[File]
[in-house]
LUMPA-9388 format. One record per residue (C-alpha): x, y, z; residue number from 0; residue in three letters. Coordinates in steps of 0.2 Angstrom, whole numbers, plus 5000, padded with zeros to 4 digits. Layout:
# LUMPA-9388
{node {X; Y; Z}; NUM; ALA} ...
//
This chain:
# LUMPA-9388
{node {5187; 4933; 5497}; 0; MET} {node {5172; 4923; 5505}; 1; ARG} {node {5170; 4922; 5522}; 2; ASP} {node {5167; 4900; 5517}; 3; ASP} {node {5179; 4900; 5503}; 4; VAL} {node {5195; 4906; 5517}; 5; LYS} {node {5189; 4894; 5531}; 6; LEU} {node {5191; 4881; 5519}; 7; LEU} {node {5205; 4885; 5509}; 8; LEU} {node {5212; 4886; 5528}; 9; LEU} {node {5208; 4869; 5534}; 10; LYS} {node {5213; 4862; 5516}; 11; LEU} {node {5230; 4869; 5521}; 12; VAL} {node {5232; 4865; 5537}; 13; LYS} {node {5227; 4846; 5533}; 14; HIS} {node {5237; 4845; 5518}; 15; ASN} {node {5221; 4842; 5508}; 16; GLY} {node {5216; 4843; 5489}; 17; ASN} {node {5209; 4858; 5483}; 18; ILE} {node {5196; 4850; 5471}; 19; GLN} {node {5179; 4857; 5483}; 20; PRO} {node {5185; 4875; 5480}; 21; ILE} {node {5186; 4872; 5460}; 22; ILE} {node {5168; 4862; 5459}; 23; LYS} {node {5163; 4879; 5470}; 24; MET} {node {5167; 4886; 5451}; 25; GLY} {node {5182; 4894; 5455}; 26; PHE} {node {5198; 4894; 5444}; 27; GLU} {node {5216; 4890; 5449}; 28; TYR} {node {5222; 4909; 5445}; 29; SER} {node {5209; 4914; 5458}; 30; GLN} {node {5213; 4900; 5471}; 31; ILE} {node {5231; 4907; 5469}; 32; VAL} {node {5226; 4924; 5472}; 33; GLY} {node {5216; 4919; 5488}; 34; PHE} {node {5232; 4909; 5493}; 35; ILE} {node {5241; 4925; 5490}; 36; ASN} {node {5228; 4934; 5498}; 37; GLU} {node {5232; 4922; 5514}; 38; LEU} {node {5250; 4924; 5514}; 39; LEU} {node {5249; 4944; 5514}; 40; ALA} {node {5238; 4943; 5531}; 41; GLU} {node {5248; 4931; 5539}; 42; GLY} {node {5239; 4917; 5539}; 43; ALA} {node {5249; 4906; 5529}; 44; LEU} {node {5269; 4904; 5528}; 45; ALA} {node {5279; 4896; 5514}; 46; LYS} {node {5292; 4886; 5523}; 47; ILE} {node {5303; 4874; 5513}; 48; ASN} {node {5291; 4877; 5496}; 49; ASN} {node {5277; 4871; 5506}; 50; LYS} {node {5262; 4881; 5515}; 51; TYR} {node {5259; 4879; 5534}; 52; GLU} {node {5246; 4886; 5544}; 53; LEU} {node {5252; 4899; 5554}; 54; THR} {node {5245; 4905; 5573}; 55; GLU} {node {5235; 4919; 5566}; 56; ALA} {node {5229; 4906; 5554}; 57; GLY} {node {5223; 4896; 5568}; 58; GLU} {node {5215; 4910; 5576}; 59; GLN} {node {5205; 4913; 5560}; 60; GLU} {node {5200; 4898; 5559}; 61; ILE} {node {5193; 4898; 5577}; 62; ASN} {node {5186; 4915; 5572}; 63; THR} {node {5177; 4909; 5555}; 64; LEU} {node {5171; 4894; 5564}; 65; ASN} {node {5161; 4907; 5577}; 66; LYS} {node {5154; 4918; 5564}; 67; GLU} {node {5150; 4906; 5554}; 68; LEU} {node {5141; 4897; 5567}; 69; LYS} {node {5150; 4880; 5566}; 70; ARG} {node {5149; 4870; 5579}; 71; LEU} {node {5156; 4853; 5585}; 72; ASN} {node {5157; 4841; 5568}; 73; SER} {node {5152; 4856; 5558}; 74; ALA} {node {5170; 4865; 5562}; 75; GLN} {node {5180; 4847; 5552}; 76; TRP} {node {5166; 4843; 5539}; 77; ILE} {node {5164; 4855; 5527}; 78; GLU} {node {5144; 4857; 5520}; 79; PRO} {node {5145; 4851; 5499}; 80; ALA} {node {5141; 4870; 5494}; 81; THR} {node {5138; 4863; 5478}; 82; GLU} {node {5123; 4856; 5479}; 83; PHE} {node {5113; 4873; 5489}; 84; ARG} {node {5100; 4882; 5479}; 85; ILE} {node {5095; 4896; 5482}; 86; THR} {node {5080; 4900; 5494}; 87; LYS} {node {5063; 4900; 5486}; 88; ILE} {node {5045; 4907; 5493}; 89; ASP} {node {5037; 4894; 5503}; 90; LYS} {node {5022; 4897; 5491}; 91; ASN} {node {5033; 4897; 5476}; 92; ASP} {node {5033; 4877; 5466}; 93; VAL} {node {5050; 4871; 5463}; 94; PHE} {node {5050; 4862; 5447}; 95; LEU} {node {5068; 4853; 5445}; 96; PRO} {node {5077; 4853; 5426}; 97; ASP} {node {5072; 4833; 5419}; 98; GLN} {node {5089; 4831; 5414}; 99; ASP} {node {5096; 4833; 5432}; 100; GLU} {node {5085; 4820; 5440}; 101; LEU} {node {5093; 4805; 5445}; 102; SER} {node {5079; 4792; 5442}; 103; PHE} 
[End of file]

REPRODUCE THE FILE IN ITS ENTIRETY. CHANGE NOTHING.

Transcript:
[in-house]
LUMPA-9388 format. One record per residue (C-alpha): x, y, z; residue number from 0; residue in three letters. Coordinates in steps of 0.2 Angstrom, whole numbers, plus 5000, padded with zeros to 4 digits. Layout:
# LUMPA-9388
{node {X; Y; Z}; NUM; ALA} ...
//
This chain:
# LUMPA-9388
{node {5187; 4933; 5497}; 0; MET} {node {5172; 4923; 5505}; 1; ARG} {node {5170; 4922; 5522}; 2; ASP} {node {5167; 4900; 5517}; 3; ASP} {node {5179; 4900; 5503}; 4; VAL} {node {5195; 4906; 5517}; 5; LYS} {node {5189; 4894; 5531}; 6; LEU} {node {5191; 4881; 5519}; 7; LEU} {node {5205; 4885; 5509}; 8; LEU} {node {5212; 4886; 5528}; 9; LEU} {node {5208; 4869; 5534}; 10; LYS} {node {5213; 4862; 5516}; 11; LEU} {node {5230; 4869; 5521}; 12; VAL} {node {5232; 4865; 5537}; 13; LYS} {node {5227; 4846; 5533}; 14; HIS} {node {5237; 4845; 5518}; 15; ASN} {node {5221; 4842; 5508}; 16; GLY} {node {5216; 4843; 5489}; 17; ASN} {node {5209; 4858; 5483}; 18; ILE} {node {5196; 4850; 5471}; 19; GLN} {node {5179; 4857; 5483}; 20; PRO} {node {5185; 4875; 5480}; 21; ILE} {node {5186; 4872; 5460}; 22; ILE} {node {5168; 4862; 5459}; 23; LYS} {node {5163; 4879; 5470}; 24; MET} {node {5167; 4886; 5451}; 25; GLY} {node {5182; 4894; 5455}; 26; PHE} {node {5198; 4894; 5444}; 27; GLU} {node {5216; 4890; 5449}; 28; TYR} {node {5222; 4909; 5445}; 29; SER} {node {5209; 4914; 5458}; 30; GLN} {node {5213; 4900; 5471}; 31; ILE} {node {5231; 4907; 5469}; 32; VAL} {node {5226; 4924; 5472}; 33; GLY} {node {5216; 4919; 5488}; 34; PHE} {node {5232; 4909; 5493}; 35; ILE} {node {5241; 4925; 5490}; 36; ASN} {node {5228; 4934; 5498}; 37; GLU} {node {5232; 4922; 5514}; 38; LEU} {node {5250; 4924; 5514}; 39; LEU} {node {5249; 4944; 5514}; 40; ALA} {node {5238; 4943; 5531}; 41; GLU} {node {5248; 4931; 5539}; 42; GLY} {node {5239; 4917; 5539}; 43; ALA} {node {5249; 4906; 5529}; 44; LEU} {node {5269; 4904; 5528}; 45; ALA} {node {5279; 4896; 5514}; 46; LYS} {node {5292; 4886; 5523}; 47; ILE} {node {5303; 4874; 5513}; 48; ASN} {node {5291; 4877; 5496}; 49; ASN} {node {5277; 4871; 5506}; 50; LYS} {node {5262; 4881; 5515}; 51; TYR} {node {5259; 4879; 5534}; 52; GLU} {node {5246; 4886; 5544}; 53; LEU} {node {5252; 4899; 5554}; 54; THR} {node {5245; 4905; 5573}; 55; GLU} {node {5235; 4919; 5566}; 56; ALA} {node {5229; 4906; 5554}; 57; GLY} {node {5223; 4896; 5568}; 58; GLU} {node {5215; 4910; 5576}; 59; GLN} {node {5205; 4913; 5560}; 60; GLU} {node {5200; 4898; 5559}; 61; ILE} {node {5193; 4898; 5577}; 62; ASN} {node {5186; 4915; 5572}; 63; THR} {node {5177; 4909; 5555}; 64; LEU} {node {5171; 4894; 5564}; 65; ASN} {node {5161; 4907; 5577}; 66; LYS} {node {5154; 4918; 5564}; 67; GLU} {node {5150; 4906; 5554}; 68; LEU} {node {5141; 4897; 5567}; 69; LYS} {node {5150; 4880; 5566}; 70; ARG} {node {5149; 4870; 5579}; 71; LEU} {node {5156; 4853; 5585}; 72; ASN} {node {5157; 4841; 5568}; 73; SER} {node {5152; 4856; 5558}; 74; ALA} {node {5170; 4865; 5562}; 75; GLN} {node {5180; 4847; 5552}; 76; TRP} {node {5166; 4843; 5539}; 77; ILE} {node {5164; 4855; 5527}; 78; GLU} {node {5144; 4857; 5520}; 79; PRO} {node {5145; 4851; 5499}; 80; ALA} {node {5141; 4870; 5494}; 81; THR} {node {5138; 4863; 5478}; 82; GLU} {node {5123; 4856; 5479}; 83; PHE} {node {5113; 4873; 5489}; 84; ARG} {node {5100; 4882; 5479}; 85; ILE} {node {5095; 4896; 5482}; 86; THR} {node {5080; 4900; 5494}; 87; LYS} {node {5063; 4900; 5486}; 88; ILE} {node {5045; 4907; 5493}; 89; ASP} {node {5037; 4894; 5503}; 90; LYS} {node {5022; 4897; 5491}; 91; ASN} {node {5033; 4897; 5476}; 92; ASP} {node {5033; 4877; 5466}; 93; VAL} {node {5050; 4871; 5463}; 94; PHE} {node {5050; 4862; 5447}; 95; LEU} {node {5068; 4853; 5445}; 96; PRO} {node {5077; 4853; 5426}; 97; ASP} {node {5072; 4833; 5419}; 98; GLN} {node {5089; 4831; 5414}; 99; ASP} {node {5096; 4833; 5432}; 100; GLU} {node {5085; 4820; 5440}; 101; LEU} {node {5093; 4805; 5445}; 102; SER} {node {5079; 4792; 5442}; 103; PHE} 